In the article below, writer Ms. Vicki Garlock of The Interfaith Observer envisions a path toward improving interfaith results, accomplishments, and effectiveness recommending engagement with children, and offering observations about how children are in the world as a resource to guide our interfaith mindset. Perhaps inadvertently, or by habit, Ms. Garlock reverts quickly to a list of commonalities among us in our faith traditions that do not necessarily arise from observing the behavior of children. This non-children derived list is a good one, but it seems something is needed to weave her gentle and insightful thoughts together into a more seamless essay.
IRFWP thanks Ms. Garlock, and all at TIO for these important and uplifting thoughts, and we pray together for peace and cooperative world. (IRFWP ed.)
The interfaith movement is all about bringing people together. Most of the time we focus on adults and social justice issues. Don’t get me wrong. I fully support any and all interfaith efforts. But we need to do more, and we need to do it better. That’s why, when I reimagine interfaith, I see the world’s children. I see open minds, friendly hearts, and playful attitudes. I see eyes full of hope and love. I see a future generation of adults that recognizes the value of all faith traditions – a generation that has moved beyond mere tolerance toward deep appreciation. I see a path forward.
There is certainly a role for adults in this scenario. Grown-ups have the means to bring kids of different faiths together. Adults can also facilitate meaningful dialogue and help hold the space for differing worldviews. But adults need to avoid handing down their fears and insecurities to the next generation. The Earth gets smaller by the day, our interconnectedness increasingly apparent. To thrive in this emerging world, kids need to know something about the basic faith practices and beliefs of others, for the health of our planet and the well-being of our species.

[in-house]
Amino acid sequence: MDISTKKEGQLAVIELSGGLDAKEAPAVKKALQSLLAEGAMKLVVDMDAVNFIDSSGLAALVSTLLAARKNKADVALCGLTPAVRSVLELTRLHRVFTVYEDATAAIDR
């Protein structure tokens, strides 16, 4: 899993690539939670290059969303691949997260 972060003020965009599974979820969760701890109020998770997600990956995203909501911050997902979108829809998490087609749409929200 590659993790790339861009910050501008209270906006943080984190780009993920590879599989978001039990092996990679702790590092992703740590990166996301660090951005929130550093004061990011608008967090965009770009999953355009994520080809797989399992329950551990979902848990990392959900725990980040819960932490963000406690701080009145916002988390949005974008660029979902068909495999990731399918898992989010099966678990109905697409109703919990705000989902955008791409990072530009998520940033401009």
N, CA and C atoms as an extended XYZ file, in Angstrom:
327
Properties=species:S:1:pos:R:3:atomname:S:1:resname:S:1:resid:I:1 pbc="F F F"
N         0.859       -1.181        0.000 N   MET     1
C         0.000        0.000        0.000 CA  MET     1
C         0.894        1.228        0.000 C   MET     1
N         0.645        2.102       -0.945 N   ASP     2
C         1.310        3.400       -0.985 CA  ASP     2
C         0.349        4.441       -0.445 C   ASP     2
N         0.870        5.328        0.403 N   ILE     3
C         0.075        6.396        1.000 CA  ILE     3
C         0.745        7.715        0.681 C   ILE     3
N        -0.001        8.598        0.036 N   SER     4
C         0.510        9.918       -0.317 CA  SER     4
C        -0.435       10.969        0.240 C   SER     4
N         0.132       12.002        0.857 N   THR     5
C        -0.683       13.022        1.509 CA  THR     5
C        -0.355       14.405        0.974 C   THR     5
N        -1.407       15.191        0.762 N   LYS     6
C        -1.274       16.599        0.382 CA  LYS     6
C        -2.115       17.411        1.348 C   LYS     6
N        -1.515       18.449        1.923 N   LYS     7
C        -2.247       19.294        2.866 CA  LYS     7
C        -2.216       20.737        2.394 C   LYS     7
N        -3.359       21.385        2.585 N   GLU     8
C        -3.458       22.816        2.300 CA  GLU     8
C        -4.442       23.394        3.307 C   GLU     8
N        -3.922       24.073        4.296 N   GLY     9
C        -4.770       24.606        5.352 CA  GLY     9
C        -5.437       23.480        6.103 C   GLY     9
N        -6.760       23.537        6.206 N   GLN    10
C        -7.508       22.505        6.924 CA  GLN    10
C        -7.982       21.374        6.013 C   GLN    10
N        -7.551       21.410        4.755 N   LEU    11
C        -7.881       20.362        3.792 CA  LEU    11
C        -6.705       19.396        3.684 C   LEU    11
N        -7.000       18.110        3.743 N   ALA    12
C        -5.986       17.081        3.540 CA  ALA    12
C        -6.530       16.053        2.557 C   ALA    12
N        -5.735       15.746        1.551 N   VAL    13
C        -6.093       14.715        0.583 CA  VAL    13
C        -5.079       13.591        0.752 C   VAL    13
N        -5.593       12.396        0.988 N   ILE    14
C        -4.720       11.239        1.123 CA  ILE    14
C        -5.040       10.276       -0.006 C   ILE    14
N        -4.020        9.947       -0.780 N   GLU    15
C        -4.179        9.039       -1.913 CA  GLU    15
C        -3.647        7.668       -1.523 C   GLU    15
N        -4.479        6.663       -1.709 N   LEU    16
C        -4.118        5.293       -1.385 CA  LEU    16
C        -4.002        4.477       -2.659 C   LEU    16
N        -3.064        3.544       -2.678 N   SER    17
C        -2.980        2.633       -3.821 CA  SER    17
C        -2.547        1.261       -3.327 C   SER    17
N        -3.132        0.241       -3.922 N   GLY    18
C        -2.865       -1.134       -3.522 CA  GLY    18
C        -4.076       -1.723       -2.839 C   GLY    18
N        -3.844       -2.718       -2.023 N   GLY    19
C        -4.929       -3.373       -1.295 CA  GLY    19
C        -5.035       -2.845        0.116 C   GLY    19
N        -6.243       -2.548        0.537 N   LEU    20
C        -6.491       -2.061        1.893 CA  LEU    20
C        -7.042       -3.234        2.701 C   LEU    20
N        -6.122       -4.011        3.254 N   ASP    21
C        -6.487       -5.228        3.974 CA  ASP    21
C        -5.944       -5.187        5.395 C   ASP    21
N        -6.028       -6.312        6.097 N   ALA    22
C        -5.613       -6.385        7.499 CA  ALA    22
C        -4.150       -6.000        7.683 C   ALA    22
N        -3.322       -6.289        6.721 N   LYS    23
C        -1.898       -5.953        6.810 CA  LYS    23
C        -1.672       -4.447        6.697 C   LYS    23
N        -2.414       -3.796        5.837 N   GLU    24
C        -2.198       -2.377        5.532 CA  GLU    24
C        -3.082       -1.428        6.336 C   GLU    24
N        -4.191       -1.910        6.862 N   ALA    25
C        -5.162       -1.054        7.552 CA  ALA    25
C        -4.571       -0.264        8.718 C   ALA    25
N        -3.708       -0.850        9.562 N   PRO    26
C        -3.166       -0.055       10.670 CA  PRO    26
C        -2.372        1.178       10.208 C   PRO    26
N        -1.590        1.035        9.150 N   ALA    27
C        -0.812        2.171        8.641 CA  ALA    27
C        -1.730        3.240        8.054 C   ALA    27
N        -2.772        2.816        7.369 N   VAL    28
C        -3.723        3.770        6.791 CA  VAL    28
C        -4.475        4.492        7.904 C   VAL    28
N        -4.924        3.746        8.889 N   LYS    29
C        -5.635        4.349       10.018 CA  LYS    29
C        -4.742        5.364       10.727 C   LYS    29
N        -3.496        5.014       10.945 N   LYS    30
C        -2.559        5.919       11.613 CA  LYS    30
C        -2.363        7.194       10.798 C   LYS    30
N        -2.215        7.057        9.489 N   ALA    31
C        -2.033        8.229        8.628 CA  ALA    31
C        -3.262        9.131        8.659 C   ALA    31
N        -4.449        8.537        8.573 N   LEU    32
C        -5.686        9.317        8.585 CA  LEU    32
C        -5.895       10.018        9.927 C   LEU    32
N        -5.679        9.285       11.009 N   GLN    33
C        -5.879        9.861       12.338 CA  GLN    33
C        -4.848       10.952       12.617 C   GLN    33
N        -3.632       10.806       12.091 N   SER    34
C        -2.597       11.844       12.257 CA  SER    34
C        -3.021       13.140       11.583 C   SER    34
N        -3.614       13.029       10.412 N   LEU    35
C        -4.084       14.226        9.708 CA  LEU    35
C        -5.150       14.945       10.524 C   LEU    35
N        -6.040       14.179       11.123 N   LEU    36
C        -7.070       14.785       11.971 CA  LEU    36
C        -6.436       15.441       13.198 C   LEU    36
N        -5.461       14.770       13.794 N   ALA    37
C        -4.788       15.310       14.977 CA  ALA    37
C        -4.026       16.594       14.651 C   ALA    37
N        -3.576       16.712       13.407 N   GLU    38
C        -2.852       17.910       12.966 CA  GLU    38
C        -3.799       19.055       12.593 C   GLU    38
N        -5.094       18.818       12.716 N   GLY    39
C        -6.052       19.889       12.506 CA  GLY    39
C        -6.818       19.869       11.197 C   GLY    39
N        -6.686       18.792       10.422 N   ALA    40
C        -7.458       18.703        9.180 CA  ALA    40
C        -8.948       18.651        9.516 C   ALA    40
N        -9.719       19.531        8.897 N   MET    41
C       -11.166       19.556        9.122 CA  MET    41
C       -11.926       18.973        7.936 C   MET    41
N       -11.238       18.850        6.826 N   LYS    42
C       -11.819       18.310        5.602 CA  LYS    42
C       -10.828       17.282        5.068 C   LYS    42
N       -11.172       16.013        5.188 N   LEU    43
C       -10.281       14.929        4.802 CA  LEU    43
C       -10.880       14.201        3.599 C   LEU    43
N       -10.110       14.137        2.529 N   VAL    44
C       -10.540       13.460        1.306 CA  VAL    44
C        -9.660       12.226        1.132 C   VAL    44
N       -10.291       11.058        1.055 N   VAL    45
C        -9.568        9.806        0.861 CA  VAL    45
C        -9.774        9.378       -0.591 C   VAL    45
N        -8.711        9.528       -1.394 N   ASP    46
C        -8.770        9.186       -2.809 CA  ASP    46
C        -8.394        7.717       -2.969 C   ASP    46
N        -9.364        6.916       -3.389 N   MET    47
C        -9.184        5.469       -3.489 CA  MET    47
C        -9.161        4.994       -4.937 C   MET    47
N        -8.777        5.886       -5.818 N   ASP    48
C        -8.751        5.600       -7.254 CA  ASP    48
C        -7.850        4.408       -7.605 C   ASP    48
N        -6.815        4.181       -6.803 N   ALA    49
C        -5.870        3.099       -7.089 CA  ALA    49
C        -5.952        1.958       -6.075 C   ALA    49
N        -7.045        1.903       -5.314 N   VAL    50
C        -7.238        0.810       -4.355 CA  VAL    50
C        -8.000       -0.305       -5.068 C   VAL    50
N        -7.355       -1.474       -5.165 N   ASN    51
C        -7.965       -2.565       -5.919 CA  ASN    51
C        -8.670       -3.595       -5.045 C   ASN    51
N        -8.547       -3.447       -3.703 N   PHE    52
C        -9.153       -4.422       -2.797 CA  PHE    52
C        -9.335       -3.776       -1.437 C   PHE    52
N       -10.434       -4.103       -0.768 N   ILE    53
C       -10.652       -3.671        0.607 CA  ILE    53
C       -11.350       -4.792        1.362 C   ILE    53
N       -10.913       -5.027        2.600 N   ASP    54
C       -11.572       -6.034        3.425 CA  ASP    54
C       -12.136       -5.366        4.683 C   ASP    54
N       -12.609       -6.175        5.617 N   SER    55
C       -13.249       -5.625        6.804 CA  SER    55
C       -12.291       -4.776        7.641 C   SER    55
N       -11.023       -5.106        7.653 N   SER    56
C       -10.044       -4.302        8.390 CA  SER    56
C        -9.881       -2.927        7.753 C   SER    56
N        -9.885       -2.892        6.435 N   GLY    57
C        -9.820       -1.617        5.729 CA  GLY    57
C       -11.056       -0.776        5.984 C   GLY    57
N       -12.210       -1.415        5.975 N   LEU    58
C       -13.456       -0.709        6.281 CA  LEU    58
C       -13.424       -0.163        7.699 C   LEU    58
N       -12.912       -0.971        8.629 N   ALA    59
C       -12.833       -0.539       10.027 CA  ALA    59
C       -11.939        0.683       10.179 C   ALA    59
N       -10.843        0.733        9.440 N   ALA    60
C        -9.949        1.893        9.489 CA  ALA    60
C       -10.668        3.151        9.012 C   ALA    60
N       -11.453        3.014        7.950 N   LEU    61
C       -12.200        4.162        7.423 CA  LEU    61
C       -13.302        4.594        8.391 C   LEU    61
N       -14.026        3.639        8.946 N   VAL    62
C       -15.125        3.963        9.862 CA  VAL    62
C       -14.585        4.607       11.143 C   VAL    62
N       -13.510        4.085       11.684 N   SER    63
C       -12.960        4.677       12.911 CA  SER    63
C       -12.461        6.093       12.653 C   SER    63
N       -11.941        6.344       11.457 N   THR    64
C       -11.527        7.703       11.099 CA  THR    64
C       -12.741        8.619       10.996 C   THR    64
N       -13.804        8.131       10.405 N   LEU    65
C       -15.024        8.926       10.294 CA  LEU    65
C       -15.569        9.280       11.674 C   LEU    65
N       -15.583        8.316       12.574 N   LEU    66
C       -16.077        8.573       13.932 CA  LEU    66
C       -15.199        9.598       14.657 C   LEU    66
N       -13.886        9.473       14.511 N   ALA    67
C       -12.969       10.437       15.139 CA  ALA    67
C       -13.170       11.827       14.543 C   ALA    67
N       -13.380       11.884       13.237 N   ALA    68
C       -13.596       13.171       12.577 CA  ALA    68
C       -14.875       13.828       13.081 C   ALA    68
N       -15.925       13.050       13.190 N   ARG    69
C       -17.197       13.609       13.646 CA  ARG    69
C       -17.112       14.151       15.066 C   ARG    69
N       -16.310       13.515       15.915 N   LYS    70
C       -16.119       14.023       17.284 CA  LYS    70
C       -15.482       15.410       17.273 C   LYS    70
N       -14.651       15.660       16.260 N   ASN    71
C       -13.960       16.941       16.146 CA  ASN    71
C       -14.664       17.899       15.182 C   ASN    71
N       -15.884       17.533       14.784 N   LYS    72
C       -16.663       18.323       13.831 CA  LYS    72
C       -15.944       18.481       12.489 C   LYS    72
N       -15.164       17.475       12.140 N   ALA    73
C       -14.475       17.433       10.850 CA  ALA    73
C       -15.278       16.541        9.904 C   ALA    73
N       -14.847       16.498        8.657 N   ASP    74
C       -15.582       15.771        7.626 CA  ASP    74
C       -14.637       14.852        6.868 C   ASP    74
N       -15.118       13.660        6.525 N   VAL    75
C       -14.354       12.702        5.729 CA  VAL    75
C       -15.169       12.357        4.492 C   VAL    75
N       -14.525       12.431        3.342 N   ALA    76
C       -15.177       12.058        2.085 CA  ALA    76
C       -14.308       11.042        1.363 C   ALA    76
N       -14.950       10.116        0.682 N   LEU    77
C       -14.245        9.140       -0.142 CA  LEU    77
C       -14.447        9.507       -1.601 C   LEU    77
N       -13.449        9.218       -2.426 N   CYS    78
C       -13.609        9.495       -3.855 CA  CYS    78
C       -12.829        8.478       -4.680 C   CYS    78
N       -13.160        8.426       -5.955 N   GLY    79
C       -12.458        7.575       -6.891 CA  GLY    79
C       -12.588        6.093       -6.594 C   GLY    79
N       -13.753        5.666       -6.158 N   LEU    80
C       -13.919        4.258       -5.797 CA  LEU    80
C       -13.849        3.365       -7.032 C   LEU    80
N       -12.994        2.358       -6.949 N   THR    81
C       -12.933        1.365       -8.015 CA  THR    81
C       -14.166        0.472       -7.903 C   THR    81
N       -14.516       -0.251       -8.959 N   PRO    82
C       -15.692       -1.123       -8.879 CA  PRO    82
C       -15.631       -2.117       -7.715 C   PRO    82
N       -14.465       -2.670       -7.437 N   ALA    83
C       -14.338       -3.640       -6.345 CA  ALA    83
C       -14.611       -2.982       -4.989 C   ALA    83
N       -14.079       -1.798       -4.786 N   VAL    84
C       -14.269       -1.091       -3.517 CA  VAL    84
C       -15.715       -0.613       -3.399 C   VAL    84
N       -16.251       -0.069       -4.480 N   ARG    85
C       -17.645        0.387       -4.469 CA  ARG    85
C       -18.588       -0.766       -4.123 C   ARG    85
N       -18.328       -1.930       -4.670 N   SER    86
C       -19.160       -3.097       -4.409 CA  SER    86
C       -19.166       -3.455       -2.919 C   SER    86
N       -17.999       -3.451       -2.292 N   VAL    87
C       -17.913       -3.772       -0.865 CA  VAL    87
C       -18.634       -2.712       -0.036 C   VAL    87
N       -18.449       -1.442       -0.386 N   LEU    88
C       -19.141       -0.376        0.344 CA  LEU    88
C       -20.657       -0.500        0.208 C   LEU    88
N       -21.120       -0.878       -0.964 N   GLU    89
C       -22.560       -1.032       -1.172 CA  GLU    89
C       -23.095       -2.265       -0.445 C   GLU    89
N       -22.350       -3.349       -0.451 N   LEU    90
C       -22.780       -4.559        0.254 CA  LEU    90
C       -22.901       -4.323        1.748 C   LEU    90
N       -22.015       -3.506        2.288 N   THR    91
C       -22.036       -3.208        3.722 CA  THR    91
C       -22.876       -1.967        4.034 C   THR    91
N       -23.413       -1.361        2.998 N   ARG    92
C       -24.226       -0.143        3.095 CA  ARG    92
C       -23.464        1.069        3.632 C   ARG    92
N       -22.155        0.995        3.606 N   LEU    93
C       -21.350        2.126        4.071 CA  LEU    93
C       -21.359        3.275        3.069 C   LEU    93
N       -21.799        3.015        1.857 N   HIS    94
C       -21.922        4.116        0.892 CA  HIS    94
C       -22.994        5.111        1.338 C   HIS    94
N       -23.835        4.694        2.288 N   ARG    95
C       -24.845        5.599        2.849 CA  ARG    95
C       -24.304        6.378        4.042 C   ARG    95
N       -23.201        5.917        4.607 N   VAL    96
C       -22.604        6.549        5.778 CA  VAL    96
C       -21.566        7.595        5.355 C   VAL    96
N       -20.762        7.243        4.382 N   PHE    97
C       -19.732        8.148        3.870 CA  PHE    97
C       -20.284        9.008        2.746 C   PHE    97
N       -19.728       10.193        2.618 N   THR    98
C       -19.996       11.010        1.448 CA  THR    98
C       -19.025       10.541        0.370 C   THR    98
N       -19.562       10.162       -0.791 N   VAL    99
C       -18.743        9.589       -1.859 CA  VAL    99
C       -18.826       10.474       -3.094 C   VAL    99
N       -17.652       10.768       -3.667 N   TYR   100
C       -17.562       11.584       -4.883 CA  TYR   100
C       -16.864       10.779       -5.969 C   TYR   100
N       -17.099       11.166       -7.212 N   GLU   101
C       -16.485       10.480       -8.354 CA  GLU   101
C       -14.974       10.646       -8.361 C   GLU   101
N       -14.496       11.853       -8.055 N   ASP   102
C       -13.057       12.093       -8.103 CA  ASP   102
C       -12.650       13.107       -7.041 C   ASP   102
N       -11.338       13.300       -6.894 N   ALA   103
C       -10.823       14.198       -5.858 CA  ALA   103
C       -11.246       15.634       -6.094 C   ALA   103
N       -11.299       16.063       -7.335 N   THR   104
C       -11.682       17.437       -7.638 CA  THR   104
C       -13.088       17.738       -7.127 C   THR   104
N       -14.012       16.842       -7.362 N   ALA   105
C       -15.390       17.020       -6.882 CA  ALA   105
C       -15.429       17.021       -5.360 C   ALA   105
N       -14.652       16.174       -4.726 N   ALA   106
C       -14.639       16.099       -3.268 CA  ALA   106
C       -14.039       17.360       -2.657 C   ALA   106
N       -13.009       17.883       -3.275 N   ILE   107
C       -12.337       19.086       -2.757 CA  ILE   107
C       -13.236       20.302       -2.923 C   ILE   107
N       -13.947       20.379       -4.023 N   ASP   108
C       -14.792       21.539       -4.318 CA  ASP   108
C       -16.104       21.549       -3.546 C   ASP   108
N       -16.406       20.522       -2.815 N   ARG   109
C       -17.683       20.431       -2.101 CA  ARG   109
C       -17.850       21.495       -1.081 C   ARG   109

Being More Alike than Different
Interestingly, when adults engage in multifaith dialogue, a near-universal refrain emerges: “I realized we are more alike than different.” In my experience, this sentiment is even more common in kids. Kids around the world like to do the same things! They like to play, listen to stories, create things, eat special food, celebrate special occasions, be part of a community, and have fun. All of these can and do happen in multi-faith settings, especially when kids are involved.
If we take a step back, we can begin to see fundamental similarities: we’re all attempting to articulate the ineffable, we all celebrate important dates in our history, we all have revered writings or oral narratives that guide us, and we all have special ceremonies that help us to embody our beliefs. There are even commonalities across major themes and teachings: being kind to one another, helping those in need, welcoming the stranger, appreciating the wonders of the world around us, and recognizing the miraculous essence of connecting with the Sacred.